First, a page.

Disney has curiously added its logo to one Fox movie, Miracle on 34th Street, while leaving the rest alone. Miracle on 34th Street will be available for streaming when Disney's new service, Disney+, launches on November 12. Disney has officially unveiled its full lineup of movies and TV shows for Disney +. This includes its own IP, as well as properties from Marvel, Pixar, and 20th Century Fox. Disney recently acquired all of Fox's movie and TV assets through a widely publicized deal, greatly expanding its already-impressive library.
Counted among its acquisitions is Miracle on 34th Street. Directed by George Seaton, the movie stars Edmund Gwenn, Maureen O'Hara, John Payne, and a very young Natalie Wood in her first starring role. The Christmas classic, released in 1947, tells the story of O'Hara's Doris Walker and her daughter, Susan (Wood), who meet an old man named Kris (Gwenn) that dresses up as Santa Claus for Macy's department store. When Kris claims to be the real Santa Claus, an attempt to get him permanently committed to a mental institution begins. Doris' lawyer-boyfriend, Fred Gailey (Payne), becomes Kris' attorney and works relentlessly to prove to the court that Kris really is Santa Claus.
In a series of tweets, Disney revealed the movies that would be coming to Disney+. One tweet showed off an image of Miracle on 34th Street, accompanied by a Disney logo. The logo is for some reason not attached to other films on the streaming service that didn't originate from Disney, such as The Sound of Music from 1965 and Journey to the Center of the Earth from 1959. They were all made by 20th Century Fox, but only Miracle on 34th Street is being treated like a Disney film.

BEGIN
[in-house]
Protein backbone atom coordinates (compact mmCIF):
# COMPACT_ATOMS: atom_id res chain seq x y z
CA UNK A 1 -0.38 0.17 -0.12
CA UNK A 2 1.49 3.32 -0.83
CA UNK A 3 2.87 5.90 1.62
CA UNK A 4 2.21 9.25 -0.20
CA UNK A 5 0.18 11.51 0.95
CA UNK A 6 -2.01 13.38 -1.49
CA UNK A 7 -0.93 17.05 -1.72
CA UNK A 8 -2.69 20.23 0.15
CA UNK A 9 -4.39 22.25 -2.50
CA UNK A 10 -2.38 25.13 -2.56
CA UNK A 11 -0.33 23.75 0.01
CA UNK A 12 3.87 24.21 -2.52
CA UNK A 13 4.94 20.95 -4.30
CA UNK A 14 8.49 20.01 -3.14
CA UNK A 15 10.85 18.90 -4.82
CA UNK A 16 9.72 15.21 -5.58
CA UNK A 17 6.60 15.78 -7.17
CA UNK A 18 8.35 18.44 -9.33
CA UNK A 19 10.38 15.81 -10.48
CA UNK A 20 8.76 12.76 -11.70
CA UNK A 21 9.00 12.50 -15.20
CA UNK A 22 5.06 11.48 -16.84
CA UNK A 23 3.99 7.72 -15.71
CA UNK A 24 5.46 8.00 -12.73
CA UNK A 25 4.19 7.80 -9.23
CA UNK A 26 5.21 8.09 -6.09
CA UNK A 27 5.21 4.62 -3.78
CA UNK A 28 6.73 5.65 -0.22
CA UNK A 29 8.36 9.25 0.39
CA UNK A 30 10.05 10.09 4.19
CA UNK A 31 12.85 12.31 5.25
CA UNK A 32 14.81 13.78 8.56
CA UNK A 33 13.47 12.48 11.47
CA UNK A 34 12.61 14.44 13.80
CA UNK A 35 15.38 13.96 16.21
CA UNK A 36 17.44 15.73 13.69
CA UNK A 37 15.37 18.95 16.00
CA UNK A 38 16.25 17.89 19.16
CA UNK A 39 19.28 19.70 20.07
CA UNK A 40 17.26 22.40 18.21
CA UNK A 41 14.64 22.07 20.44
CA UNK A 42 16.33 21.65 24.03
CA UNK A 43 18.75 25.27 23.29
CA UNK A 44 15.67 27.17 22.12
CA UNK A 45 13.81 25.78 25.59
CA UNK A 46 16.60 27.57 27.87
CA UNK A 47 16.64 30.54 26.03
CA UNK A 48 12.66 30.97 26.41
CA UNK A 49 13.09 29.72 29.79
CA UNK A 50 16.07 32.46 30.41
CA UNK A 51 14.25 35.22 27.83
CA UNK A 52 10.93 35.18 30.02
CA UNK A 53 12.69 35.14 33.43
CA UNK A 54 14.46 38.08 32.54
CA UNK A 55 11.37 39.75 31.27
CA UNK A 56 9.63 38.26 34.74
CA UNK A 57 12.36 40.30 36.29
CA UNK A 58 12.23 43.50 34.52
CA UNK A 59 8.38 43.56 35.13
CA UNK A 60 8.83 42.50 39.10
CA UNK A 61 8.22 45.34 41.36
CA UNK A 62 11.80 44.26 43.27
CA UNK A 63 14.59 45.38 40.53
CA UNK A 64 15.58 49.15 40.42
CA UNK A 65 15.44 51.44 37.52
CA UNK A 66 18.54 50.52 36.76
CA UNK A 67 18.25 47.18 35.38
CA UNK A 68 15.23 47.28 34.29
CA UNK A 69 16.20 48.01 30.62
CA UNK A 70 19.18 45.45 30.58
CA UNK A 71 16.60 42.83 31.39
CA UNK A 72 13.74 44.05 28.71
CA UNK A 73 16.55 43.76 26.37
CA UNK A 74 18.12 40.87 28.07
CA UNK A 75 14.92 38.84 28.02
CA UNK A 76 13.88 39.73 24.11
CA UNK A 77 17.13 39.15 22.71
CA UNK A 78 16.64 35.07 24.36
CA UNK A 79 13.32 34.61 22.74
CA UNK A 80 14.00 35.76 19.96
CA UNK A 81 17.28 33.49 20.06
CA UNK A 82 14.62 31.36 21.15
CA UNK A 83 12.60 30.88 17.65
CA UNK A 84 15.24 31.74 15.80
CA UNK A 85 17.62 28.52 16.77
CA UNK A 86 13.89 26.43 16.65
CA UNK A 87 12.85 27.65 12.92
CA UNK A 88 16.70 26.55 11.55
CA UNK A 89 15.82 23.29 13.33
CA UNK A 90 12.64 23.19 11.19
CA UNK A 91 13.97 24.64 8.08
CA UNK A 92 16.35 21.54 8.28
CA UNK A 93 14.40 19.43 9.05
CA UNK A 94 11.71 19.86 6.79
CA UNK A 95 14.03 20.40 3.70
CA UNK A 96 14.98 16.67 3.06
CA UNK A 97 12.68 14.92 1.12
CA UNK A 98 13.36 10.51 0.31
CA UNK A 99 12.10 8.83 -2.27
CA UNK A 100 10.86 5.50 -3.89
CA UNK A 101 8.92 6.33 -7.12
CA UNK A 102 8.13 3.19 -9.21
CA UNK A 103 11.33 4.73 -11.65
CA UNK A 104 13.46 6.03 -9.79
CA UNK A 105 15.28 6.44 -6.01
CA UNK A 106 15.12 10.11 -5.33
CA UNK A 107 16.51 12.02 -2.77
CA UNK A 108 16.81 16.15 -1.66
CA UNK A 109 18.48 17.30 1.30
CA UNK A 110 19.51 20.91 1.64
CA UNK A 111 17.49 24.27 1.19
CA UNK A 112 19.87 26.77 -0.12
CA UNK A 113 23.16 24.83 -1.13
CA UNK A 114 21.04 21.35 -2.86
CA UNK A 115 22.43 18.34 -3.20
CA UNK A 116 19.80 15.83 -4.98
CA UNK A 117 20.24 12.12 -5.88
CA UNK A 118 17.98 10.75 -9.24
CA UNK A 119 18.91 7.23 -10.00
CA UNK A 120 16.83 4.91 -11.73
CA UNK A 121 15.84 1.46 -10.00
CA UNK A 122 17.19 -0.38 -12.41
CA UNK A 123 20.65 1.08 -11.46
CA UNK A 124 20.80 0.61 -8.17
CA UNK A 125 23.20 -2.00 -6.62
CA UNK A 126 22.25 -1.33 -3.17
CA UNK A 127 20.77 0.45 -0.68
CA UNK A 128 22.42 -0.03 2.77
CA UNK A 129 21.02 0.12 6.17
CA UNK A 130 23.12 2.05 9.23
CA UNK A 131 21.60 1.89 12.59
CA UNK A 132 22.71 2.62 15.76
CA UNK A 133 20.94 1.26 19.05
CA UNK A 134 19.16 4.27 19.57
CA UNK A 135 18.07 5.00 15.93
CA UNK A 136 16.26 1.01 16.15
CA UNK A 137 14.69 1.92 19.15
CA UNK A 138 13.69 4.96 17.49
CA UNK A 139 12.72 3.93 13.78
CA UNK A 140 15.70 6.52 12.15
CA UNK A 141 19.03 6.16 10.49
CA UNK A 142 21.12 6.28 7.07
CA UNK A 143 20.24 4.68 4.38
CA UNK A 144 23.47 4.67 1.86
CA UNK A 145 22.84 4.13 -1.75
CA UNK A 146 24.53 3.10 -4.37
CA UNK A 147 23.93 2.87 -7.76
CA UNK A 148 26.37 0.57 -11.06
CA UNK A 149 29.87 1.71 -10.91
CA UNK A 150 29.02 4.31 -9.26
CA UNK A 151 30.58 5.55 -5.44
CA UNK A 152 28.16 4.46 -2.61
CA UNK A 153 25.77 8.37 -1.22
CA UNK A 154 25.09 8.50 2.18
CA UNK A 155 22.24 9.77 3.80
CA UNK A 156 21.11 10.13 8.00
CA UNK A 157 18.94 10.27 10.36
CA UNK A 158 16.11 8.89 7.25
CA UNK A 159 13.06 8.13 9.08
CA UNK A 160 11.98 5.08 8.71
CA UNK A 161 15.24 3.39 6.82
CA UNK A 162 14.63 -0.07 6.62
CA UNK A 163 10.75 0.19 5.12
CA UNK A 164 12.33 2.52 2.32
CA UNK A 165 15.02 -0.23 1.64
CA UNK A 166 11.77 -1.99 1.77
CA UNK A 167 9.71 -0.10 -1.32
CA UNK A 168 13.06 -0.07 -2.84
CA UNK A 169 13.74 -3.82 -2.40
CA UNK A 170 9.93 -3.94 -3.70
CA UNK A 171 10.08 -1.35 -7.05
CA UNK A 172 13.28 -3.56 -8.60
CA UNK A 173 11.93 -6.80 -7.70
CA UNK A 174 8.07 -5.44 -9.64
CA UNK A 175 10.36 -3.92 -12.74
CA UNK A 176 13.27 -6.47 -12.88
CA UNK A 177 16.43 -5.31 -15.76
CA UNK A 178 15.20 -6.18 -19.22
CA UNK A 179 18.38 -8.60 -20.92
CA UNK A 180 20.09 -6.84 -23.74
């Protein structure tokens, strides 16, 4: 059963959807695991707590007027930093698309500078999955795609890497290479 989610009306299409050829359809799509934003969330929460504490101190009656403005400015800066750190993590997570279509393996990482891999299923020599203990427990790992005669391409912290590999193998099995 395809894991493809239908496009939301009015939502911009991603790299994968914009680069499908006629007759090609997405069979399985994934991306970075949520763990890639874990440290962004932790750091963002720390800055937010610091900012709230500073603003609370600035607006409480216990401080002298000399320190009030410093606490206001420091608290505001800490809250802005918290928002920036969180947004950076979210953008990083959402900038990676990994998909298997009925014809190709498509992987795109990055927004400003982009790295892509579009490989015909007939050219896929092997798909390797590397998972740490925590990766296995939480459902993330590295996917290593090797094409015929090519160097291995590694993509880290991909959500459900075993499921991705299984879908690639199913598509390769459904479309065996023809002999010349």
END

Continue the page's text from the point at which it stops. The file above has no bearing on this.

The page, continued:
Why is Disney trying to associate itself with Miracle on 34th Street, a movie it had no hand in making? Perhaps the answer has something to do with Miracle on 34th Street's status as one of the beloved Christmas movies ever. The movie's "feel good" story could also be a factor. As a movie about the power of belief, and a young girl who desperately wants to believe in Santa Claus, Miracle on 34th Street certainly feels like a Disney movie - and taking ownership of that closely associates the brand with Christmas classics.
The addition of the Disney logo to Miracle on 34th Street is another sign of just how much Disney owns now. Disney's grip on the entertainment industry is getting wider, which is an unsettling fact for some. With Miracle on 34th Street, Disney had added its name to another timeless classic.